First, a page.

Effects of Protected Fat When Fed to Dairy Cattle and the Interaction Between Supplemental Fat and Antibiotics in Mixed Cultures.

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Title: Effects of Protected Fat When Fed to Dairy Cattle and the Interaction Between Supplemental Fat and Antibiotics in Mixed Cultures.
Author: Daves, Meredith Gail
Advisors: Joe Cassady, Committee Member
Vivek Fellner, Committee Chair
Jerry Spears, Committee Member
Abstract: Fat is added to diets of lactating dairy cattle as an affordable method of increasing the amount of energy available to the animals. Unsaturated fatty acids are desirable end-products of milk production. However, their presence in the rumen can be toxic to ruminal bacteria, which will then decrease digestion. Unsaturated fatty acids are biohydrogenated into saturated fatty acids by specific bacteria in the rumen, which will decrease positive benefits associated with their consumption. Our first study evaluates the efficiency of calcium salts VALFEED 100M and VALFEED 200 in protecting unsaturated fatty acids from biohydrogenation in the rumen and also observes the effects of these 'protected fats' on lactation performance. Twenty-eight Holstein cows in early lactation were divided equally into four different treatment groups: 1) Control (with no supplemental fat); 2) Prilled fat; 3) Calcium salt of VALFEED 100M; 4) Calcium salt of VALFEED 200. Fat supplements were added to diets in place of corn in the concentrate mix at 3.2% of total dry matter intake. Cows were housed in free stalls equipped with Calan gates. The cows were fed twice daily, at 0800 and 1500 in amounts to allow ad libitum consumption. Weekly feed samples were taken and dried in order to calculate daily dry matter intake. Milk production was measured daily, and milk fat and protein content were analyzed at days 30 and 90. Body weights were taken at the beginning (day 0) and the end (day 90) of the trial. Prilled and VALFEED 100M fat supplements decreased (P <0.05) dry matter intake. Body weights were higher (P <0.05) in cows fed the control diet than those fed the prilled and VALFEED 100M diets. VALFEED 200-treated cows had similar (P >0.10) body weights when compared to all treatment groups. Milk yield was highest in cows fed VALFEED 200 (37.1 kg/d), and cows fed prilled and VALFEED 100M diets had lower (P <0.05) milk yields than those fed the control diet (32.0 kg/d, 32.8 kg/d, and 35.1 kg/d, respectively). Feeding VALFEED 100M significantly decreased (P <0.05) milk fat percentage when compared to the control and prilled diets. VALFEED 200 feeding did not significantly alter milk fat percentage when compared to prilled and control diets. Both VALFEED 100 and VALFEED 200 decreased (P <0.05) milk protein percentage. Feeding VALFEED 100M and VALFEED 200 resulted in an increase (P <0.05) in the cis- and trans- isomers of oleic acid (C 18:1) content of milk when compared to the control and prilled treatments. Both VALFEED 100M and VALFEED 200 also increased (P <0.05) linoleic acid (C 18:2) content in milk fat. The addition of VALFEED 100 to dietary rations depresses milk fat percentage (P <0.05) and increases (P <0.05) the percentage of trans-fatty acids in the milk when compared to the addition of VALFEED 200, suggesting that VALFEED 100 is less inert in the rumen than VALFEED 200. As previously mentioned, fat can be used as a feed additive to provide additional energy for the diet, but it also affects ruminal fermentation by decreasing waste loss and increasing feed efficiency. Ionophores, such as monensin, are drugs that alter ion transport and concentration gradients in specific ruminal bacteria. In doing so, they are capable of altering rumen fermentation and improving feed efficiency. Bacitracin is a non-ionophore antibiotic that affects similar bacteria as monensin but has a different mode of action. It also increases feed efficiency in ways similar to monensin. But, when ionophores are added to diets supplemented with fat, ionophore efficiency decreases. This interaction stimulated interest in conducting our second study. The inclusion of fat and ionophore-antibiotics to experimental diets and the sequence of their addition were investigated. Rumen fluid collected from a dry, fistulated cow was incubated in 8 fermentors for a total of eight days. The first two days of the trial represent a stabilization period. On day three, two fermentors received monensin (50 ppm), two received bacitracin (50 ppm), and the other four received fat (4.4% of DMI). On day 6, one of the fermentors receiving monensin and one receiving bacitracin got fat. The other two continued receiving either only monensin or only bacitracin. Of the remaining four fermentors that were receiving fat, one received monensin, one received bacitracin and the other two continued to only receive fat. Methane and pH were recorded several times daily. Culture samples were taken on days 2, 5, and 8 for analysis of SCFA, LCFA, NH3, and PCR. There were no statistical differences (P >0.10) in acetate and propionate production (mM) among treatments. However, the concentration of butyrate was higher (P <0.01) in cultures treated with monensin when compared with cultures treated with bacitracin. The proportion of C 18:2 in rumen bacteria increased (P <0.05) when monensin was added prior to fat in comparison to when fat was added prior to monensin. Preliminary results indicate that the sequence of fat and antibiotic addition effects the growth of Gram- and Gram+ bacteria. The results from this study show that the sequence in which fat and ionophore-antibiotics are added to mixed rumen cultures can alter the response of bacteria to the additives.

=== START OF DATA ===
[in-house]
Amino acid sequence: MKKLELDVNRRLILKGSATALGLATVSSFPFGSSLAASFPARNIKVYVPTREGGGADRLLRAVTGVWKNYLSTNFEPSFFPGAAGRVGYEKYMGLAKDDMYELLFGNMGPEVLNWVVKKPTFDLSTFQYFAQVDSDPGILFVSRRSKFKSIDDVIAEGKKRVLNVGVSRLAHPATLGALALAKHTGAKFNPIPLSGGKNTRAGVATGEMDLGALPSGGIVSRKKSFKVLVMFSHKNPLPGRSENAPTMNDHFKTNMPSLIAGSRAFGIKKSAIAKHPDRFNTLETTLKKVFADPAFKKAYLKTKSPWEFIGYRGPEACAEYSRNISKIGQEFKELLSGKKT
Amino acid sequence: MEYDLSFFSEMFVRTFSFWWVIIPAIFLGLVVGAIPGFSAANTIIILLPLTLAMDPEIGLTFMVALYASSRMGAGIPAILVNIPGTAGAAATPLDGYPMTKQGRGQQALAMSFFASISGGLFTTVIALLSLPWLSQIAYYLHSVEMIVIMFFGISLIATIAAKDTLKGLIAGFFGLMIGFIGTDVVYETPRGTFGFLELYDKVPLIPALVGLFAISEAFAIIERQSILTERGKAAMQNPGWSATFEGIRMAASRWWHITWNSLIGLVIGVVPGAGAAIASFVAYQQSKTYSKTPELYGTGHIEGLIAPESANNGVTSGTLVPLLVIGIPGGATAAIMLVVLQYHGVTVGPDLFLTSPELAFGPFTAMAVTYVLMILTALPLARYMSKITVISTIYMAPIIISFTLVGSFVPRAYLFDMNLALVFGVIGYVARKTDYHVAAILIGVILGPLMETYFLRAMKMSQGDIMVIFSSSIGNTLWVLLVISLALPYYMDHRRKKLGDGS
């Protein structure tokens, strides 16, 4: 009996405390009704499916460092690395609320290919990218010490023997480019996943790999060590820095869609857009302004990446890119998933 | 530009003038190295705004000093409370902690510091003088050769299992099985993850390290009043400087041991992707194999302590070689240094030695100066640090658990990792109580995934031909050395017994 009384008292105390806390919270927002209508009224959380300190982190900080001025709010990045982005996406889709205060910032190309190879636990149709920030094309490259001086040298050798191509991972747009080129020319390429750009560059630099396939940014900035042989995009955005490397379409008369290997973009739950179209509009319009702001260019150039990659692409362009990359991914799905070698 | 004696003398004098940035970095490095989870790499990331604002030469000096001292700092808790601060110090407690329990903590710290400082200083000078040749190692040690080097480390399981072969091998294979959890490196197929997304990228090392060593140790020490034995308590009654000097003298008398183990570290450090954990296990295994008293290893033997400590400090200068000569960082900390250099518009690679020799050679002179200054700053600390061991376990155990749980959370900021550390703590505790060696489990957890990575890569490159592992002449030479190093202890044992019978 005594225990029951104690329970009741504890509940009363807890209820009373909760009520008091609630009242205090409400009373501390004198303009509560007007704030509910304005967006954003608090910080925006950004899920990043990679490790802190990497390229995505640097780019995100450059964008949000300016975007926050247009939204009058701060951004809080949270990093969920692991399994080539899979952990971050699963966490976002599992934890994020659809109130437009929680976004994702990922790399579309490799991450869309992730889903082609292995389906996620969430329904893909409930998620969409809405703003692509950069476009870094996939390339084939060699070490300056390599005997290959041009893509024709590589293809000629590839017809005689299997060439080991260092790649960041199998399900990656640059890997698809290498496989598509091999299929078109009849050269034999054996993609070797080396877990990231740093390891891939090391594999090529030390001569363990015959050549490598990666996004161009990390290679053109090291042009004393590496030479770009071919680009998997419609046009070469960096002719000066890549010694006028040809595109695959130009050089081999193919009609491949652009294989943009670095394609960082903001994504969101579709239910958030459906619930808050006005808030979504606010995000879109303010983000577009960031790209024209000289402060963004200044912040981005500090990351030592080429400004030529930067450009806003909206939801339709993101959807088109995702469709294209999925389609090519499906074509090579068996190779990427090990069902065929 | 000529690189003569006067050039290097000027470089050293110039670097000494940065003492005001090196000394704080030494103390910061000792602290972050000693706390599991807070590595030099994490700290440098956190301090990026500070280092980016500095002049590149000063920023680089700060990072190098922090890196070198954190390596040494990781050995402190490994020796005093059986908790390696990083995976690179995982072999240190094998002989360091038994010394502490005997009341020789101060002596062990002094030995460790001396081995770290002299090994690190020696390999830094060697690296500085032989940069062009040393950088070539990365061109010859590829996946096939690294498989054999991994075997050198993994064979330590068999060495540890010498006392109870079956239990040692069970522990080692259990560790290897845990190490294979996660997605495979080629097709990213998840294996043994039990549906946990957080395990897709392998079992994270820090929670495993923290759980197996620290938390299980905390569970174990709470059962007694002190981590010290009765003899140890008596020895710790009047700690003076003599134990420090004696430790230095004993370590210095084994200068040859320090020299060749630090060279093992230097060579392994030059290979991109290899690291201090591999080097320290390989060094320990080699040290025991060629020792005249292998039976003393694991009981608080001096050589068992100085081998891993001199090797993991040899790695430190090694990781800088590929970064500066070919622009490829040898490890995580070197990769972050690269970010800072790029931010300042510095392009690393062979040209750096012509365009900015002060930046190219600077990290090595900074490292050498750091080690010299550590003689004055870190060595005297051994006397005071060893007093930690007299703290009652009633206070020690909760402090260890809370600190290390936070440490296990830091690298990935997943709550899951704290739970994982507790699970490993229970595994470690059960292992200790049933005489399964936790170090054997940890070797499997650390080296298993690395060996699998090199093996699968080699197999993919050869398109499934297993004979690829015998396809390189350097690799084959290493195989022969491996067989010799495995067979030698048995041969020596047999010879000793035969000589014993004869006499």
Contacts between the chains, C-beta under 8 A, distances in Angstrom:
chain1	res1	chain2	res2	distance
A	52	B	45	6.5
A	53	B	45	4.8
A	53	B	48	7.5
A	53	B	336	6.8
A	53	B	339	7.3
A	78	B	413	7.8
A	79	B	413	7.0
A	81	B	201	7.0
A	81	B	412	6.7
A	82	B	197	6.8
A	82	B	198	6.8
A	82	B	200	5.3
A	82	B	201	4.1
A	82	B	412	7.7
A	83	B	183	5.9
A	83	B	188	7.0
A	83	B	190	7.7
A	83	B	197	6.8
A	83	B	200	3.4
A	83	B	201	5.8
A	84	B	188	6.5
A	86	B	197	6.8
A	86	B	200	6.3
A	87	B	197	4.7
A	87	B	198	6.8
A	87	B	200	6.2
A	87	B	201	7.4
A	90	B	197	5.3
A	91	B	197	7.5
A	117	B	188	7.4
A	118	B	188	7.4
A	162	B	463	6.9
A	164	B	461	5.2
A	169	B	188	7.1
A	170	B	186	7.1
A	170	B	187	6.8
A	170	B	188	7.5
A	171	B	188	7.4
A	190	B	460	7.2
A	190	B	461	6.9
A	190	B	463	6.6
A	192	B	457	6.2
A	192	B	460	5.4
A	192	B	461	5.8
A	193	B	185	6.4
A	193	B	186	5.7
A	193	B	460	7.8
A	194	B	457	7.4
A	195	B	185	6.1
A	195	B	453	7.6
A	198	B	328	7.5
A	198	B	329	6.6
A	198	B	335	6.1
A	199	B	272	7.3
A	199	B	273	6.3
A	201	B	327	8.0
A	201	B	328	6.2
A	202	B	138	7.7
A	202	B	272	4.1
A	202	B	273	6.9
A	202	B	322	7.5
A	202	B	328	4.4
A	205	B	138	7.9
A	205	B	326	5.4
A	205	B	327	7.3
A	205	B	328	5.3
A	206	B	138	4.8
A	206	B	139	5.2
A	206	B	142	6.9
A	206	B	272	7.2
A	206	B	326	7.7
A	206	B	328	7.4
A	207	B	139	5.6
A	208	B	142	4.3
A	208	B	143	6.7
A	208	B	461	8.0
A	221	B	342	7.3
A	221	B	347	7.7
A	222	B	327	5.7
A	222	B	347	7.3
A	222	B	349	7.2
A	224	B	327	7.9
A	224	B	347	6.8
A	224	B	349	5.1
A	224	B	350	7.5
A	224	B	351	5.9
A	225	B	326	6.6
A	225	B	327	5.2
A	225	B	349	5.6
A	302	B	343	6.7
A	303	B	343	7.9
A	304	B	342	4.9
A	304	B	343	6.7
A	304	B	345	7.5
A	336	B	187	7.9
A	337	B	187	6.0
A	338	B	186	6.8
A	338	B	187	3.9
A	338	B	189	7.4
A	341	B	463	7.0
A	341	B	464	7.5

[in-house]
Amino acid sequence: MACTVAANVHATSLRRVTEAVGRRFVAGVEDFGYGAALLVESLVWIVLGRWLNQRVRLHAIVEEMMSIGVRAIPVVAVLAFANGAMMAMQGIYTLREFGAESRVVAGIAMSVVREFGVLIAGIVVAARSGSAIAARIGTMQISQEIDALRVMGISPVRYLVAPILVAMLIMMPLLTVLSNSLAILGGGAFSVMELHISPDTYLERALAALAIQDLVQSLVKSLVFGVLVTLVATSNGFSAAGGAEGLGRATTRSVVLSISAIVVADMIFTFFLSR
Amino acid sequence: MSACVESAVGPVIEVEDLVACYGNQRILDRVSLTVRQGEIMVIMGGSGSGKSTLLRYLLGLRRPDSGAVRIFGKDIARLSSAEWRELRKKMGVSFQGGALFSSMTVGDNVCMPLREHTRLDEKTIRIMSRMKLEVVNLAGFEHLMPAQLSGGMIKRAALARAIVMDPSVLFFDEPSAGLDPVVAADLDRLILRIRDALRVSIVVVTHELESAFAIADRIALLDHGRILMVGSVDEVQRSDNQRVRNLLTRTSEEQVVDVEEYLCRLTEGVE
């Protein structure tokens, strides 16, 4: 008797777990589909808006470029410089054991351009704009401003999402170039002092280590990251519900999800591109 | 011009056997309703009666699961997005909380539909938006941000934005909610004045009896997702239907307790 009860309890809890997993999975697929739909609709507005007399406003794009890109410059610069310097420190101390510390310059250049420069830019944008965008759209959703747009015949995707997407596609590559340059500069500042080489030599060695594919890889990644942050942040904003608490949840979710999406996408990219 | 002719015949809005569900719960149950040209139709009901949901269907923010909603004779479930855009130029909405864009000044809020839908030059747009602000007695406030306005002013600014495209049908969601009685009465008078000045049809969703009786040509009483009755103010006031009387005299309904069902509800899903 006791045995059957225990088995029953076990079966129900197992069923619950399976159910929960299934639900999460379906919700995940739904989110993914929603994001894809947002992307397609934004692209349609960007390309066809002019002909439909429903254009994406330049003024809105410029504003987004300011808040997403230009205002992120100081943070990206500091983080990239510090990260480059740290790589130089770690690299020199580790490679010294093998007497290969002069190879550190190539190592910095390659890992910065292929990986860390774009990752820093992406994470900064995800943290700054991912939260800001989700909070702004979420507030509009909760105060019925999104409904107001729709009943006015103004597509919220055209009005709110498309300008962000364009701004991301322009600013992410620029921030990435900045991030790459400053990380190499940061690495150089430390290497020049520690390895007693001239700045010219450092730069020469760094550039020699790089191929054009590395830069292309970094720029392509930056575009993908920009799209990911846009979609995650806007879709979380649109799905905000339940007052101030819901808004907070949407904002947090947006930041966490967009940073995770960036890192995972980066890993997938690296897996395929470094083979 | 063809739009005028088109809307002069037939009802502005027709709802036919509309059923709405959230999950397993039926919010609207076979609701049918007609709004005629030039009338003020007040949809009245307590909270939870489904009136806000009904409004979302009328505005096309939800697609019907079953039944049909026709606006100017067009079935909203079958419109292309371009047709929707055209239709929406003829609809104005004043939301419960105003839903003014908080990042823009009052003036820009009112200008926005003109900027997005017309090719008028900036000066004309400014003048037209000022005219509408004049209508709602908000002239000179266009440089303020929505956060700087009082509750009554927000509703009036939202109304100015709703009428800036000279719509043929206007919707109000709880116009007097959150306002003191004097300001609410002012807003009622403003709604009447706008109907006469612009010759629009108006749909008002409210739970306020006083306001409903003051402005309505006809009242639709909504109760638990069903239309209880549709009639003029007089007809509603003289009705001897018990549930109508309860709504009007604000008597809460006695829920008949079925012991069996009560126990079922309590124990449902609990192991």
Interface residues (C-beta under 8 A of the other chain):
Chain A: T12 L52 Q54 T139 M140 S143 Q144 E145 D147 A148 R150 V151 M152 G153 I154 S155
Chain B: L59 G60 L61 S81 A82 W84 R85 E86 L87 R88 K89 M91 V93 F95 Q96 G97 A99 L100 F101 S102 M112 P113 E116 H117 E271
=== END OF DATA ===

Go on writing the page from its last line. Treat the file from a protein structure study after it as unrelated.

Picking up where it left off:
Date: 2003-09-22
Degree: MS
Discipline: Animal Science
URI: http://www.lib.ncsu.edu/resolver/1840.16/663

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